The Rays Offensive Offense

By David Hill

To state that the Rays’ offensive efforts have been mostly futile this year is a bit of an understatement. At this point in the season, the Rays have averaged a just over four runs a game (4.01, to be more precise). To put that number in perspective, that puts the Rays on pace to score 651 runs over the course of this season, which would be their lowest runs total aside from their inaugural season in 1998.

The then Devil Rays of 1998 had only one player with an OPS+ over 100 amongst their regular starters that season in Fred McGriff. While they had some truly terrible performances with the bat (John Flaherty and Kevin Stocker come quickly to mind), the fact remains that this was an expansion team. Not a whole lot was expected of them in that first season.

The Rays of 2012 should not be the Devil Rays of 1998. These Rays came into the season with high expectations, proven bats in the lineup, and one of the best managers in the game. However, after 108 games into the season, the Rays of 2012 have exactly one regular player in the lineup with an OPS+ over 100 in Ben Zobrist. While several players are hoving in the 80 to 90 range, the fact remains that majority of the regulars have been below league average. In fact, Will Rhymes, their most frequently used second baseman, has been sent back down to the Durham Bulls for the second time in two weeks.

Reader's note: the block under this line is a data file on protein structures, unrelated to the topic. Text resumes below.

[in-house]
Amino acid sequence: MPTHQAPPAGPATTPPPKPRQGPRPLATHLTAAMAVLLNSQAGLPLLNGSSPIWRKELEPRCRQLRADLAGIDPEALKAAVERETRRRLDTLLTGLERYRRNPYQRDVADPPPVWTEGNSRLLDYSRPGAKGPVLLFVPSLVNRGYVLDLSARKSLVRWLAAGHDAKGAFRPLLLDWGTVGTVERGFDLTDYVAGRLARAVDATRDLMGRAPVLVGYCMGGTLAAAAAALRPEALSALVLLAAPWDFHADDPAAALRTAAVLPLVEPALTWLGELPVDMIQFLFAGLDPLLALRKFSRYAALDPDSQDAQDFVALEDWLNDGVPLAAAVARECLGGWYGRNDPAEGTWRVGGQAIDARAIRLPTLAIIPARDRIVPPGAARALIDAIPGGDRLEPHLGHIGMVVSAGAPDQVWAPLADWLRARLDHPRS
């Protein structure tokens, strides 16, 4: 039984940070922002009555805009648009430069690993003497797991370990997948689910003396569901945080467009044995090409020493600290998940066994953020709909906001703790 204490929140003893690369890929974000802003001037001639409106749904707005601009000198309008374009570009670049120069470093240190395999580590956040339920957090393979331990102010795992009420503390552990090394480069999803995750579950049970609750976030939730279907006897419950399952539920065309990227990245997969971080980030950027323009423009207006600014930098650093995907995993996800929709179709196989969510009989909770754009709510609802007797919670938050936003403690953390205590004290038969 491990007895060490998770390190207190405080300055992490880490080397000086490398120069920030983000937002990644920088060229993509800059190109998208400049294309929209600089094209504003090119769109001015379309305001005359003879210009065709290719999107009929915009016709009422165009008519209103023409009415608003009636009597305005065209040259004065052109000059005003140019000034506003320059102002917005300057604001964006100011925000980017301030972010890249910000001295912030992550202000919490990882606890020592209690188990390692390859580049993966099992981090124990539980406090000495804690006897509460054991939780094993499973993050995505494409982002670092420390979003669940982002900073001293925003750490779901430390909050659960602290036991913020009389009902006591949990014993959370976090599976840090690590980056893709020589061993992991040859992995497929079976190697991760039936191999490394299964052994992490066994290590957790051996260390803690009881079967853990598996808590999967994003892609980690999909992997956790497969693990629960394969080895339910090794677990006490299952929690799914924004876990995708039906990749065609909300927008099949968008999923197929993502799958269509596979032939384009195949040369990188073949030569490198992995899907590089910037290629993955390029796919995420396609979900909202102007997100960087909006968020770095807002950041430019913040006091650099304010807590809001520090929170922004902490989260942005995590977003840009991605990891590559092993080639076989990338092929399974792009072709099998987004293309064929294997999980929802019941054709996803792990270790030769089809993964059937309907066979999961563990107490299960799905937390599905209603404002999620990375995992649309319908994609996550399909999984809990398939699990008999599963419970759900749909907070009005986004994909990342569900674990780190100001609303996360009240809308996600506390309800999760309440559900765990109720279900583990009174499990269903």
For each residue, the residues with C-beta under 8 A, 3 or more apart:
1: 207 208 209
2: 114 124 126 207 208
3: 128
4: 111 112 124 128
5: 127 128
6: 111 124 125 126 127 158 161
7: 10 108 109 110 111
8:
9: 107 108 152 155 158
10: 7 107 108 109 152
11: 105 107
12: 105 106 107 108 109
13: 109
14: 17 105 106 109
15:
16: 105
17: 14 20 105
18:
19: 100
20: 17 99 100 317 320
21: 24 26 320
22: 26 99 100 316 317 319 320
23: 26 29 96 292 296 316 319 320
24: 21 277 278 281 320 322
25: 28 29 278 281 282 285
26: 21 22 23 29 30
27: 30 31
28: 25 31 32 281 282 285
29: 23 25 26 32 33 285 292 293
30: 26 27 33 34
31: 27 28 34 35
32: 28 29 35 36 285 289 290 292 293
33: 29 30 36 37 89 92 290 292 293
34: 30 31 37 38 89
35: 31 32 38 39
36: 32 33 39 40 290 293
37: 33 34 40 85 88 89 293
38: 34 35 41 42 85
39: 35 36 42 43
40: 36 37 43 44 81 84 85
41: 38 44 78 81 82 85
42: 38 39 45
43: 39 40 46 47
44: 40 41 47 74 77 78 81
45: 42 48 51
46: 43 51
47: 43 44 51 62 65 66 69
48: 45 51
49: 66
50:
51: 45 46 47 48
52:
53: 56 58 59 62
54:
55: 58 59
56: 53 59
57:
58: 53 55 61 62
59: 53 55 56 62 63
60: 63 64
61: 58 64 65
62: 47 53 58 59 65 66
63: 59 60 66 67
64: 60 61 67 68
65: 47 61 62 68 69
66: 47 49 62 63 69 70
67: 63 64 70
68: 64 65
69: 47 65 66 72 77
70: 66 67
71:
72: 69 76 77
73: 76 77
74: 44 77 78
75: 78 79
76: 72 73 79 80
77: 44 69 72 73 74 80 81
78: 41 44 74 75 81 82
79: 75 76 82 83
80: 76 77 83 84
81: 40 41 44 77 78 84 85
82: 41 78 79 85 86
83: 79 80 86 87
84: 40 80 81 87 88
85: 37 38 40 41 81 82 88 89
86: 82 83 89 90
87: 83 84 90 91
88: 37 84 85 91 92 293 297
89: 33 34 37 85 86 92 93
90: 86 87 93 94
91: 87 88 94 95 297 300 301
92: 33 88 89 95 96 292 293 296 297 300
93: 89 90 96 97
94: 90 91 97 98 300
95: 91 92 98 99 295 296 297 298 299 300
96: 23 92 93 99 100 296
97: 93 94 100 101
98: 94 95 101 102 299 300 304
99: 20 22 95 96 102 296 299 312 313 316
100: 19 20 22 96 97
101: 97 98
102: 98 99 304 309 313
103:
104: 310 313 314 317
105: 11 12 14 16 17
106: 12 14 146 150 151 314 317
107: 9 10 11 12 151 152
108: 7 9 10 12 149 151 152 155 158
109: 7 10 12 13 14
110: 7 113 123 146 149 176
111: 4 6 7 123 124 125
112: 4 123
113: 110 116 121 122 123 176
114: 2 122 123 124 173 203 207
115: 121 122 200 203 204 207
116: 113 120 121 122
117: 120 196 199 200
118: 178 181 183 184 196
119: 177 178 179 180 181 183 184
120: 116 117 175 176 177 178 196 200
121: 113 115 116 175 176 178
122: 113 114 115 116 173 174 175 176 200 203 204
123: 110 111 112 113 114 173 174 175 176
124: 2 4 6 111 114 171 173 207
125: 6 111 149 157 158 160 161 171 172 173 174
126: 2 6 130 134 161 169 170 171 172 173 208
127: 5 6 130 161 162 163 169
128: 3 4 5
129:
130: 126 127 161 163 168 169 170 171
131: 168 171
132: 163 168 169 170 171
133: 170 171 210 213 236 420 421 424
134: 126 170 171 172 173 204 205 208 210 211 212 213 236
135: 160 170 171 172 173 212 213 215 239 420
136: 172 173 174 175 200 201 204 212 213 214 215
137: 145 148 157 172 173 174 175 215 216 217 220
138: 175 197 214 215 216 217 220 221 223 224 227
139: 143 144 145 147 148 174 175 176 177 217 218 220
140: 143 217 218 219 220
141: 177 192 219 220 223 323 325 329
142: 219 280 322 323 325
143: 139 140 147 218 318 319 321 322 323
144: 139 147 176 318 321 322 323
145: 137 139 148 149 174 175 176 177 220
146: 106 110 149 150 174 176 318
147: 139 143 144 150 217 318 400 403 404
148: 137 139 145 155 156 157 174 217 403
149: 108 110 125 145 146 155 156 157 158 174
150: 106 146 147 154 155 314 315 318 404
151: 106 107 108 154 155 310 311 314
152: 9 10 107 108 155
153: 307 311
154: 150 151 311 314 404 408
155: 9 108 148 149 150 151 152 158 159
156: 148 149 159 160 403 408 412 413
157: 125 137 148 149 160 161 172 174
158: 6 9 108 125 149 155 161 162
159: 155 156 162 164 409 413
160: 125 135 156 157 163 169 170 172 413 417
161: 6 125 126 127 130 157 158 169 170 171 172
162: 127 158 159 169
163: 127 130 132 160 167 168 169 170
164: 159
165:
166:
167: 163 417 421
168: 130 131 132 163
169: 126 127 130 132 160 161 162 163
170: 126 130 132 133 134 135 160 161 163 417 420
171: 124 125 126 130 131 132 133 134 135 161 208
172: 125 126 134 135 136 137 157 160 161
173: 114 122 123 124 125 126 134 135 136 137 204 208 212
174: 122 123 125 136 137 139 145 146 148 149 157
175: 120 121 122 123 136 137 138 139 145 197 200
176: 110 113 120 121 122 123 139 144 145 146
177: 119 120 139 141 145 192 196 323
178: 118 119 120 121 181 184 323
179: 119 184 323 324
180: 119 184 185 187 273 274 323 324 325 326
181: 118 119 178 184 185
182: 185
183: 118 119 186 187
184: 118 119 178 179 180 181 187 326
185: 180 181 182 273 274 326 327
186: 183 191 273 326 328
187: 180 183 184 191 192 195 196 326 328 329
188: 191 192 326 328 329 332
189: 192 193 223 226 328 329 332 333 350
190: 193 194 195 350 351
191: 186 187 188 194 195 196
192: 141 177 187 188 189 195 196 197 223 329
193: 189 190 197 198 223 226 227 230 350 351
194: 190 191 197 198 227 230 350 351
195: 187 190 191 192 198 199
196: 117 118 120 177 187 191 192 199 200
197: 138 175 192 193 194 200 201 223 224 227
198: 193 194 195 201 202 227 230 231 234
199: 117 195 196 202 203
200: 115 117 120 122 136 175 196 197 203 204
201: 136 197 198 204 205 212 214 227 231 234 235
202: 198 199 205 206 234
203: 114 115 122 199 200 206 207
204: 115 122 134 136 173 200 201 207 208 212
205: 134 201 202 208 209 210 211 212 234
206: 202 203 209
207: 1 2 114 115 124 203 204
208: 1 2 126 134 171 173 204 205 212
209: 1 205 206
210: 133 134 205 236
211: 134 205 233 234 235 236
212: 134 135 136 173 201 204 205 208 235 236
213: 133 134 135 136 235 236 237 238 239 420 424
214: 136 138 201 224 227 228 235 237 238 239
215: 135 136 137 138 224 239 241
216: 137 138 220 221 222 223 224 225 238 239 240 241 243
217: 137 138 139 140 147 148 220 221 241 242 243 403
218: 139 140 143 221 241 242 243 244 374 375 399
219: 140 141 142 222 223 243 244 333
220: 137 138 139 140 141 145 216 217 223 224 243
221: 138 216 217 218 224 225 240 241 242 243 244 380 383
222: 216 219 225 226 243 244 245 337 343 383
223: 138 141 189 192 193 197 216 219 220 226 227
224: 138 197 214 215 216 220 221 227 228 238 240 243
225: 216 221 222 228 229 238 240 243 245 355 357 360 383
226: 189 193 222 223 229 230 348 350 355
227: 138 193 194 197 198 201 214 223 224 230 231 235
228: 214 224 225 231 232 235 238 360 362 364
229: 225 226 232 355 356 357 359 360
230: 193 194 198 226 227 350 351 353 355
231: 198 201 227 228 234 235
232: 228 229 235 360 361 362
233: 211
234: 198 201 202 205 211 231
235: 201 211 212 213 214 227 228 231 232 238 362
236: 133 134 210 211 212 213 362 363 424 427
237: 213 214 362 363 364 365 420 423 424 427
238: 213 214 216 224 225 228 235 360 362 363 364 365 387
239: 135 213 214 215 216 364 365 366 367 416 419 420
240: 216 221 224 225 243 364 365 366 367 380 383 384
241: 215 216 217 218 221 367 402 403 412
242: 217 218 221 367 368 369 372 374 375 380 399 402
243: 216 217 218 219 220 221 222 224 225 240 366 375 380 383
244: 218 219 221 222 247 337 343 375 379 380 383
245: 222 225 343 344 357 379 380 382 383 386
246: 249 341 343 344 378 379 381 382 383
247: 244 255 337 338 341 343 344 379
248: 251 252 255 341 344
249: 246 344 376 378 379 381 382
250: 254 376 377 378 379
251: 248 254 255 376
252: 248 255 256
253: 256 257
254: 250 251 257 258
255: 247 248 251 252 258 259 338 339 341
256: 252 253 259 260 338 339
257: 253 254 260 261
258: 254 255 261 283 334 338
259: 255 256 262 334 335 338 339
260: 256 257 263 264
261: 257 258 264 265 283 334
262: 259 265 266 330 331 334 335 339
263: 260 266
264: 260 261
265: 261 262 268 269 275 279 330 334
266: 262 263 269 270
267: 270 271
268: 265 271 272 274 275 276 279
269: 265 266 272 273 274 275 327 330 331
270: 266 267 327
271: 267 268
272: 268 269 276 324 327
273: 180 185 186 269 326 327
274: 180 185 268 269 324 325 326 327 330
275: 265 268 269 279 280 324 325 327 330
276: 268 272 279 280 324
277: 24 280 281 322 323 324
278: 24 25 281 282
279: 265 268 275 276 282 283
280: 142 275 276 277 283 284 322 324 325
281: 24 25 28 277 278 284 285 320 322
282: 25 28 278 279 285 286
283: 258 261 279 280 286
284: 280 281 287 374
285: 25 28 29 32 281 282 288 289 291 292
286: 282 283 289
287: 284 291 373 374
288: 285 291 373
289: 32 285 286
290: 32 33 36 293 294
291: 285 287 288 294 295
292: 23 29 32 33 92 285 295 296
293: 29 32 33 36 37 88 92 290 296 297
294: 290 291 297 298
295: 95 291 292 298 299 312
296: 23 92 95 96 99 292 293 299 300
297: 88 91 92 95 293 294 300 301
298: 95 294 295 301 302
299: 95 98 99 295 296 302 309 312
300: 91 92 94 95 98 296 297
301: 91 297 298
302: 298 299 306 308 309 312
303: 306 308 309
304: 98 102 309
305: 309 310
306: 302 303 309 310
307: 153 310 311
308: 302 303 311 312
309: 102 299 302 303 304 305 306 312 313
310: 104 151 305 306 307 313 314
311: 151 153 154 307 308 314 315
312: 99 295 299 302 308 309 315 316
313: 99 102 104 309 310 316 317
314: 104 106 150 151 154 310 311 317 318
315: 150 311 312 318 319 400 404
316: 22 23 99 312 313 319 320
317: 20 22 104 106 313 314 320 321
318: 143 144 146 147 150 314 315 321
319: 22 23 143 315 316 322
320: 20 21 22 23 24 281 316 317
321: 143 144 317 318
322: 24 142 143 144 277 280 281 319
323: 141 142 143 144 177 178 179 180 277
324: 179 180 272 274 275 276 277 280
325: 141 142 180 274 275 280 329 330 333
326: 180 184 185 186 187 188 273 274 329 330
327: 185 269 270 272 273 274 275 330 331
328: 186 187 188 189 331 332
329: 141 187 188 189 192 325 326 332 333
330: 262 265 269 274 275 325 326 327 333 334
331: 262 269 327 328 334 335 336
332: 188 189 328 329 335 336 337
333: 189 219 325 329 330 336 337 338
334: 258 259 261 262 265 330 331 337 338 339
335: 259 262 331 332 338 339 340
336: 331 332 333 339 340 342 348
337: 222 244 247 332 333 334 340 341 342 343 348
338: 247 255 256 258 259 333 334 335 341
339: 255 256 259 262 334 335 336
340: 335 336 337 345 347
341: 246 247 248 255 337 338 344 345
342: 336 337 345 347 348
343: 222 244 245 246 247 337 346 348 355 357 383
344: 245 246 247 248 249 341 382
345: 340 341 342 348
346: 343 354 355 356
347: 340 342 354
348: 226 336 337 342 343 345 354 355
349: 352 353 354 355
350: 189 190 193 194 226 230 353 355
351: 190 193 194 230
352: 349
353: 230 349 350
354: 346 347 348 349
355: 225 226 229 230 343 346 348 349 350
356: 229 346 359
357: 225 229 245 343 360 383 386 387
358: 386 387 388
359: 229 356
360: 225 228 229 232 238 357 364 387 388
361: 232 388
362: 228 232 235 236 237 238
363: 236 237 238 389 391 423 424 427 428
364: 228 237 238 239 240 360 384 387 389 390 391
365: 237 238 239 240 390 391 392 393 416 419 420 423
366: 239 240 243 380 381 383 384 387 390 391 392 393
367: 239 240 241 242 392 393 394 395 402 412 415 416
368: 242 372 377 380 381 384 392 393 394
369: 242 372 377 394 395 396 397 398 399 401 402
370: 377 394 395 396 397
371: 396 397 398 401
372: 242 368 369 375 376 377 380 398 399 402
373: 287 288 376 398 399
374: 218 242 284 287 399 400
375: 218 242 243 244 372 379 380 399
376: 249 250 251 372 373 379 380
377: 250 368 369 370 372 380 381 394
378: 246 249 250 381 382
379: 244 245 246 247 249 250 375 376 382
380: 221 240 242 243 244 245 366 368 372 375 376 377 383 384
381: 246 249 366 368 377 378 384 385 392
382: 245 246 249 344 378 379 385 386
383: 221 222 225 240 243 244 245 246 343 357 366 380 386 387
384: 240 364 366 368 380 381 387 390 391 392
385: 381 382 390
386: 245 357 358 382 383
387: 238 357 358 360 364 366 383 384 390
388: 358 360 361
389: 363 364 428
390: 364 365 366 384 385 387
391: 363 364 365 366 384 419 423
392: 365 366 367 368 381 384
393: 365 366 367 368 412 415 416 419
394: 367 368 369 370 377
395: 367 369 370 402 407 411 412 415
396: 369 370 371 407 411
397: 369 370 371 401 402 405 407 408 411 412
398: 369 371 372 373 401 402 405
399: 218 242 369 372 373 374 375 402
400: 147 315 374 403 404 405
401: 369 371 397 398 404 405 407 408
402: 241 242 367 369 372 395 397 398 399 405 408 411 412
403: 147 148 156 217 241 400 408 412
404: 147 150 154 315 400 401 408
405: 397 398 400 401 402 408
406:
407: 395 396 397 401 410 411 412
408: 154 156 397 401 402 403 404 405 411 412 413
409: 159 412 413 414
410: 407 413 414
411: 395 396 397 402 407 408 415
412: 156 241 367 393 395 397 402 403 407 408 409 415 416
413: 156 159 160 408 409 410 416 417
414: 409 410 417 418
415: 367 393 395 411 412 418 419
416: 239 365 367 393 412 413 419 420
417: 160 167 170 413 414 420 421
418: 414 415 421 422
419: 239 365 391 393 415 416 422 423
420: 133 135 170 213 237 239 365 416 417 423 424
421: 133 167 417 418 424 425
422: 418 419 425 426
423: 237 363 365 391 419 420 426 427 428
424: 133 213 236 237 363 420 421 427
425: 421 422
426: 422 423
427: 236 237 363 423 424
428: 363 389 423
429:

What runs the Rays have been scoring have typically been manufactured. As a team, the Rays have struggled to hit for power, with only 100 home runs thus far. However, they have stolen an American League leading 93 bases. Although they have been caught stealing a league leading 35 times, the Rays continue to be aggressive, pushing the envelope in a desperate attempt to get runs on the board.

Injuries have definitely played a part in the continued struggles of the offense. Evan Longoria has missed over three months with his hamstring injury, and although he is not 100%, will be activated and used as the designated hitter. Jeff Keppinger and Matthew Joyce, the most productive players on the team not named ‘Longoria’ this season, missed time. And Sam Fuld, who has been swinging a hot bat since being reactivated, has only appeared in ten games thus far, having missed most of the first four months due to his injury suffered late last year.

As bad as the Rays have been on offense this year, there is hope that improvement may be right around the corner. Should the offense improve as players get healthy, the past few months could end up as just a footnote in another run towards October. However, if the Rays end up missing the playoffs, the reason may be fairly evident.